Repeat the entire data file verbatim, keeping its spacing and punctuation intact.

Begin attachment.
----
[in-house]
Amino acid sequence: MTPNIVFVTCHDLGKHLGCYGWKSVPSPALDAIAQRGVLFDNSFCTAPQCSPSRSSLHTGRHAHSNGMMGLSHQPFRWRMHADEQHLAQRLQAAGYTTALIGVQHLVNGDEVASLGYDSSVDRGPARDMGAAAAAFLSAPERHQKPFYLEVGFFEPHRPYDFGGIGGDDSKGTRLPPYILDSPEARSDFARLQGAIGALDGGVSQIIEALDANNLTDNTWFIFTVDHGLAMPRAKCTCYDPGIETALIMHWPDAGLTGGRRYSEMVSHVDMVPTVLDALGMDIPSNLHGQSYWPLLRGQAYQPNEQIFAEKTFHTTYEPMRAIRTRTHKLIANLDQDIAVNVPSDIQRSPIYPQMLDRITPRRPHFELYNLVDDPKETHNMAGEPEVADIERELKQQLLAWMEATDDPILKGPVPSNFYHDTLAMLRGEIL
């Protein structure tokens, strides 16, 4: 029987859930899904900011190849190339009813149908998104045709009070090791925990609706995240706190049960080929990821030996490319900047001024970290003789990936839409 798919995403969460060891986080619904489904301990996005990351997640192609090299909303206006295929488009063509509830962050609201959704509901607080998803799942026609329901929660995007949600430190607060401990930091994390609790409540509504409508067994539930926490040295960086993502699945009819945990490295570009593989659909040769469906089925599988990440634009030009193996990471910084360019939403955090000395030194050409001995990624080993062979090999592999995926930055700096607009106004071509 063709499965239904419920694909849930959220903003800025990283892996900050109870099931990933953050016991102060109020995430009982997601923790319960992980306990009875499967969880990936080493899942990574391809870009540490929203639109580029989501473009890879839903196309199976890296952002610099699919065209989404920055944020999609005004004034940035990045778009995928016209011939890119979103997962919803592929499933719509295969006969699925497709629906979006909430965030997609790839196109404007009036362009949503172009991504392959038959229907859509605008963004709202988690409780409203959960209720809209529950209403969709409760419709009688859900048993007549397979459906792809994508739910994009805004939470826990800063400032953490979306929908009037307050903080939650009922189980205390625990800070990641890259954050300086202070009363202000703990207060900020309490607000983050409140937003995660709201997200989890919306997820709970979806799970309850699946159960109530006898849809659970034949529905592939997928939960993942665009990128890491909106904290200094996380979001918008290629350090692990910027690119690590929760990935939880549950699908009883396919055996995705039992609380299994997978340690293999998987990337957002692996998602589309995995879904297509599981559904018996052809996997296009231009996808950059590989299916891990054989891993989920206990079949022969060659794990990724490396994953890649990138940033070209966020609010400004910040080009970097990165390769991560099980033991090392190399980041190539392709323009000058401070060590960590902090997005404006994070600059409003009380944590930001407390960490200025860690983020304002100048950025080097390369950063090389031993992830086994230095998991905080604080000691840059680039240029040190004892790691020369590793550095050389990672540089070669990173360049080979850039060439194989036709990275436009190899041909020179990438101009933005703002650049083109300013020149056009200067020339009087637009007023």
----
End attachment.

[in-house]
Amino acid sequence: MTPNIVFVTCHDLGKHLGCYGWKSVPSPALDAIAQRGVLFDNSFCTAPQCSPSRSSLHTGRHAHSNGMMGLSHQPFRWRMHADEQHLAQRLQAAGYTTALIGVQHLVNGDEVASLGYDSSVDRGPARDMGAAAAAFLSAPERHQKPFYLEVGFFEPHRPYDFGGIGGDDSKGTRLPPYILDSPEARSDFARLQGAIGALDGGVSQIIEALDANNLTDNTWFIFTVDHGLAMPRAKCTCYDPGIETALIMHWPDAGLTGGRRYSEMVSHVDMVPTVLDALGMDIPSNLHGQSYWPLLRGQAYQPNEQIFAEKTFHTTYEPMRAIRTRTHKLIANLDQDIAVNVPSDIQRSPIYPQMLDRITPRRPHFELYNLVDDPKETHNMAGEPEVADIERELKQQLLAWMEATDDPILKGPVPSNFYHDTLAMLRGEIL
């Protein structure tokens, strides 16, 4: 029987859930899904900011190849190339009813149908998104045709009070090791925990609706995240706190049960080929990821030996490319900047001024970290003789990936839409 798919995403969460060891986080619904489904301990996005990351997640192609090299909303206006295929488009063509509830962050609201959704509901607080998803799942026609329901929660995007949600430190607060401990930091994390609790409540509504409508067994539930926490040295960086993502699945009819945990490295570009593989659909040769469906089925599988990440634009030009193996990471910084360019939403955090000395030194050409001995990624080993062979090999592999995926930055700096607009106004071509 063709499965239904419920694909849930959220903003800025990283892996900050109870099931990933953050016991102060109020995430009982997601923790319960992980306990009875499967969880990936080493899942990574391809870009540490929203639109580029989501473009890879839903196309199976890296952002610099699919065209989404920055944020999609005004004034940035990045778009995928016209011939890119979103997962919803592929499933719509295969006969699925497709629906979006909430965030997609790839196109404007009036362009949503172009991504392959038959229907859509605008963004709202988690409780409203959960209720809209529950209403969709409760419709009688859900048993007549397979459906792809994508739910994009805004939470826990800063400032953490979306929908009037307050903080939650009922189980205390625990800070990641890259954050300086202070009363202000703990207060900020309490607000983050409140937003995660709201997200989890919306997820709970979806799970309850699946159960109530006898849809659970034949529905592939997928939960993942665009990128890491909106904290200094996380979001918008290629350090692990910027690119690590929760990935939880549950699908009883396919055996995705039992609380299994997978340690293999998987990337957002692996998602589309995995879904297509599981559904018996052809996997296009231009996808950059590989299916891990054989891993989920206990079949022969060659794990990724490396994953890649990138940033070209966020609010400004910040080009970097990165390769991560099980033991090392190399980041190539392709323009000058401070060590960590902090997005404006994070600059409003009380944590930001407390960490200025860690983020304002100048950025080097390369950063090389031993992830086994230095998991905080604080000691840059680039240029040190004892790691020369590793550095050389990672540089070669990173360049080979850039060439194989036709990275436009190899041909020179990438101009933005703002650049083109300013020149056009200067020339009087637009007023």